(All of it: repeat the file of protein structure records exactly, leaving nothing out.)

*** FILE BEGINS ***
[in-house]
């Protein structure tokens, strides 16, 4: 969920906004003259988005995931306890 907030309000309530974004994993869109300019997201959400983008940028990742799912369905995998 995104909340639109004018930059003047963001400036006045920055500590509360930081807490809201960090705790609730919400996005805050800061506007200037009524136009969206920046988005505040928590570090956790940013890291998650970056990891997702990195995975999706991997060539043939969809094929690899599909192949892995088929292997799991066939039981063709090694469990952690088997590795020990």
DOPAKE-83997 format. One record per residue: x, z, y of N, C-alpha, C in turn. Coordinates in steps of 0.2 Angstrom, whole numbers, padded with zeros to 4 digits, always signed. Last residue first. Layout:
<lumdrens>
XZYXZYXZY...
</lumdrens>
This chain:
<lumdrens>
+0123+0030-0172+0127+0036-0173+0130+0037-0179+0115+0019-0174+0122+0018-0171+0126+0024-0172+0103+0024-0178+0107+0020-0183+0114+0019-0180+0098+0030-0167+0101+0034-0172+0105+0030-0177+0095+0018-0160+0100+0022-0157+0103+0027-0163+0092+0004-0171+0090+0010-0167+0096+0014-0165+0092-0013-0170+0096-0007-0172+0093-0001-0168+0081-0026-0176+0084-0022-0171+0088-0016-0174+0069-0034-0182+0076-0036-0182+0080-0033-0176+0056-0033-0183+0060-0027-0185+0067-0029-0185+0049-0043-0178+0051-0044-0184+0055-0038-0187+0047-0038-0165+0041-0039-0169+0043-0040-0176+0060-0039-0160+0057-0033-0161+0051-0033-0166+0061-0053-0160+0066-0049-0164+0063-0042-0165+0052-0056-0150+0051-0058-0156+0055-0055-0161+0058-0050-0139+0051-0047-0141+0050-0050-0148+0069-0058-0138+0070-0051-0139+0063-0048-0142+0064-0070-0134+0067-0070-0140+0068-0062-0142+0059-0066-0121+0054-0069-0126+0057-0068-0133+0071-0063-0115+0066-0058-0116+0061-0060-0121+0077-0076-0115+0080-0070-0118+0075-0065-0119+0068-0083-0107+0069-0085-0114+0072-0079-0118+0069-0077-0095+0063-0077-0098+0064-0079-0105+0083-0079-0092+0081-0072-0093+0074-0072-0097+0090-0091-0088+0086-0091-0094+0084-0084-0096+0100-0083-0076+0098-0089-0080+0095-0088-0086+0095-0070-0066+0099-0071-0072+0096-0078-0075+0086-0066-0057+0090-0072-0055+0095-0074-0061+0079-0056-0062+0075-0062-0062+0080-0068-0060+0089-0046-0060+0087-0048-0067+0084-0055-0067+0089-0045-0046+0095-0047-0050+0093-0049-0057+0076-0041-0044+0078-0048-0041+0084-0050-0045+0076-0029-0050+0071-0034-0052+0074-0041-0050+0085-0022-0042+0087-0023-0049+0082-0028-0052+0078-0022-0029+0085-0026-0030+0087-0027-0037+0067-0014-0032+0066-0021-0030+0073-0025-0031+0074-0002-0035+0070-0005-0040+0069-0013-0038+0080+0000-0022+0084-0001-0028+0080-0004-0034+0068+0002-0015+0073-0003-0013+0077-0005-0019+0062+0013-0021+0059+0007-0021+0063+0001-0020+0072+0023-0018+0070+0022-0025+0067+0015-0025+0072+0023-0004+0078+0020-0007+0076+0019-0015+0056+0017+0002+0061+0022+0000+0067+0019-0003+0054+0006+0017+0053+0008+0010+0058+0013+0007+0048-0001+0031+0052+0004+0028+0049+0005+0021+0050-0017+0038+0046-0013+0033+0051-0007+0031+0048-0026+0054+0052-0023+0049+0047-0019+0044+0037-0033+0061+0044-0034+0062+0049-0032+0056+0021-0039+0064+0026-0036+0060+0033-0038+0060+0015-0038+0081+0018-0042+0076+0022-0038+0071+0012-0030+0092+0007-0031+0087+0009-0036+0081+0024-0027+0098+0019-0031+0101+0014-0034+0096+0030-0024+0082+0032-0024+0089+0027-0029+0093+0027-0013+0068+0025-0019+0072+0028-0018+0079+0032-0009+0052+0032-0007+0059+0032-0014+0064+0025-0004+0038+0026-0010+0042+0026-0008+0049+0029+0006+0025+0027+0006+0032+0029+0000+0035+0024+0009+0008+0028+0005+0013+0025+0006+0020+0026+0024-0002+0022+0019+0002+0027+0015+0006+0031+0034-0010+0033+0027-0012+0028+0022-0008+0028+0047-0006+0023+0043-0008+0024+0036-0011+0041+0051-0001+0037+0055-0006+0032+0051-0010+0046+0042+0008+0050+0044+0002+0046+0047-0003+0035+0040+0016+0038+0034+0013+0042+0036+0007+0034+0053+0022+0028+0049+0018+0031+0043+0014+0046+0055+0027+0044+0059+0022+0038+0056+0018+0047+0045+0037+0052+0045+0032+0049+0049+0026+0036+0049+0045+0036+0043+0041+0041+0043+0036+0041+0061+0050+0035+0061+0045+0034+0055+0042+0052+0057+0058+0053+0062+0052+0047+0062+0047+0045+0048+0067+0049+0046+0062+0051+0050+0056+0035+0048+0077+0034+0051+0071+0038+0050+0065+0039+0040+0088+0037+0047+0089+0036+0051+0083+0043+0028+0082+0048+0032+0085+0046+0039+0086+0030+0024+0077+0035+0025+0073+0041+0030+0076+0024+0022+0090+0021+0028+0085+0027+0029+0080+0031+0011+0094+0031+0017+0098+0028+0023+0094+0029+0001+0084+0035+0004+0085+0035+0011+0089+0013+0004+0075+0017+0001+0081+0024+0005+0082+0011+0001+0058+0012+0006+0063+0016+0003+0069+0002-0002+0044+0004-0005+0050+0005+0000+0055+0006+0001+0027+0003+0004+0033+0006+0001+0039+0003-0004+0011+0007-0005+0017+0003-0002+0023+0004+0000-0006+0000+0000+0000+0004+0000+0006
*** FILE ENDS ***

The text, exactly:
[in-house]
């Protein structure tokens, strides 16, 4: 969920906004003259988005995931306890 907030309000309530974004994993869109300019997201959400983008940028990742799912369905995998 995104909340639109004018930059003047963001400036006045920055500590509360930081807490809201960090705790609730919400996005805050800061506007200037009524136009969206920046988005505040928590570090956790940013890291998650970056990891997702990195995975999706991997060539043939969809094929690899599909192949892995088929292997799991066939039981063709090694469990952690088997590795020990």
DOPAKE-83997 format. One record per residue: x, z, y of N, C-alpha, C in turn. Coordinates in steps of 0.2 Angstrom, whole numbers, padded with zeros to 4 digits, always signed. Last residue first. Layout:
<lumdrens>
XZYXZYXZY...
</lumdrens>
This chain:
<lumdrens>
+0123+0030-0172+0127+0036-0173+0130+0037-0179+0115+0019-0174+0122+0018-0171+0126+0024-0172+0103+0024-0178+0107+0020-0183+0114+0019-0180+0098+0030-0167+0101+0034-0172+0105+0030-0177+0095+0018-0160+0100+0022-0157+0103+0027-0163+0092+0004-0171+0090+0010-0167+0096+0014-0165+0092-0013-0170+0096-0007-0172+0093-0001-0168+0081-0026-0176+0084-0022-0171+0088-0016-0174+0069-0034-0182+0076-0036-0182+0080-0033-0176+0056-0033-0183+0060-0027-0185+0067-0029-0185+0049-0043-0178+0051-0044-0184+0055-0038-0187+0047-0038-0165+0041-0039-0169+0043-0040-0176+0060-0039-0160+0057-0033-0161+0051-0033-0166+0061-0053-0160+0066-0049-0164+0063-0042-0165+0052-0056-0150+0051-0058-0156+0055-0055-0161+0058-0050-0139+0051-0047-0141+0050-0050-0148+0069-0058-0138+0070-0051-0139+0063-0048-0142+0064-0070-0134+0067-0070-0140+0068-0062-0142+0059-0066-0121+0054-0069-0126+0057-0068-0133+0071-0063-0115+0066-0058-0116+0061-0060-0121+0077-0076-0115+0080-0070-0118+0075-0065-0119+0068-0083-0107+0069-0085-0114+0072-0079-0118+0069-0077-0095+0063-0077-0098+0064-0079-0105+0083-0079-0092+0081-0072-0093+0074-0072-0097+0090-0091-0088+0086-0091-0094+0084-0084-0096+0100-0083-0076+0098-0089-0080+0095-0088-0086+0095-0070-0066+0099-0071-0072+0096-0078-0075+0086-0066-0057+0090-0072-0055+0095-0074-0061+0079-0056-0062+0075-0062-0062+0080-0068-0060+0089-0046-0060+0087-0048-0067+0084-0055-0067+0089-0045-0046+0095-0047-0050+0093-0049-0057+0076-0041-0044+0078-0048-0041+0084-0050-0045+0076-0029-0050+0071-0034-0052+0074-0041-0050+0085-0022-0042+0087-0023-0049+0082-0028-0052+0078-0022-0029+0085-0026-0030+0087-0027-0037+0067-0014-0032+0066-0021-0030+0073-0025-0031+0074-0002-0035+0070-0005-0040+0069-0013-0038+0080+0000-0022+0084-0001-0028+0080-0004-0034+0068+0002-0015+0073-0003-0013+0077-0005-0019+0062+0013-0021+0059+0007-0021+0063+0001-0020+0072+0023-0018+0070+0022-0025+0067+0015-0025+0072+0023-0004+0078+0020-0007+0076+0019-0015+0056+0017+0002+0061+0022+0000+0067+0019-0003+0054+0006+0017+0053+0008+0010+0058+0013+0007+0048-0001+0031+0052+0004+0028+0049+0005+0021+0050-0017+0038+0046-0013+0033+0051-0007+0031+0048-0026+0054+0052-0023+0049+0047-0019+0044+0037-0033+0061+0044-0034+0062+0049-0032+0056+0021-0039+0064+0026-0036+0060+0033-0038+0060+0015-0038+0081+0018-0042+0076+0022-0038+0071+0012-0030+0092+0007-0031+0087+0009-0036+0081+0024-0027+0098+0019-0031+0101+0014-0034+0096+0030-0024+0082+0032-0024+0089+0027-0029+0093+0027-0013+0068+0025-0019+0072+0028-0018+0079+0032-0009+0052+0032-0007+0059+0032-0014+0064+0025-0004+0038+0026-0010+0042+0026-0008+0049+0029+0006+0025+0027+0006+0032+0029+0000+0035+0024+0009+0008+0028+0005+0013+0025+0006+0020+0026+0024-0002+0022+0019+0002+0027+0015+0006+0031+0034-0010+0033+0027-0012+0028+0022-0008+0028+0047-0006+0023+0043-0008+0024+0036-0011+0041+0051-0001+0037+0055-0006+0032+0051-0010+0046+0042+0008+0050+0044+0002+0046+0047-0003+0035+0040+0016+0038+0034+0013+0042+0036+0007+0034+0053+0022+0028+0049+0018+0031+0043+0014+0046+0055+0027+0044+0059+0022+0038+0056+0018+0047+0045+0037+0052+0045+0032+0049+0049+0026+0036+0049+0045+0036+0043+0041+0041+0043+0036+0041+0061+0050+0035+0061+0045+0034+0055+0042+0052+0057+0058+0053+0062+0052+0047+0062+0047+0045+0048+0067+0049+0046+0062+0051+0050+0056+0035+0048+0077+0034+0051+0071+0038+0050+0065+0039+0040+0088+0037+0047+0089+0036+0051+0083+0043+0028+0082+0048+0032+0085+0046+0039+0086+0030+0024+0077+0035+0025+0073+0041+0030+0076+0024+0022+0090+0021+0028+0085+0027+0029+0080+0031+0011+0094+0031+0017+0098+0028+0023+0094+0029+0001+0084+0035+0004+0085+0035+0011+0089+0013+0004+0075+0017+0001+0081+0024+0005+0082+0011+0001+0058+0012+0006+0063+0016+0003+0069+0002-0002+0044+0004-0005+0050+0005+0000+0055+0006+0001+0027+0003+0004+0033+0006+0001+0039+0003-0004+0011+0007-0005+0017+0003-0002+0023+0004+0000-0006+0000+0000+0000+0004+0000+0006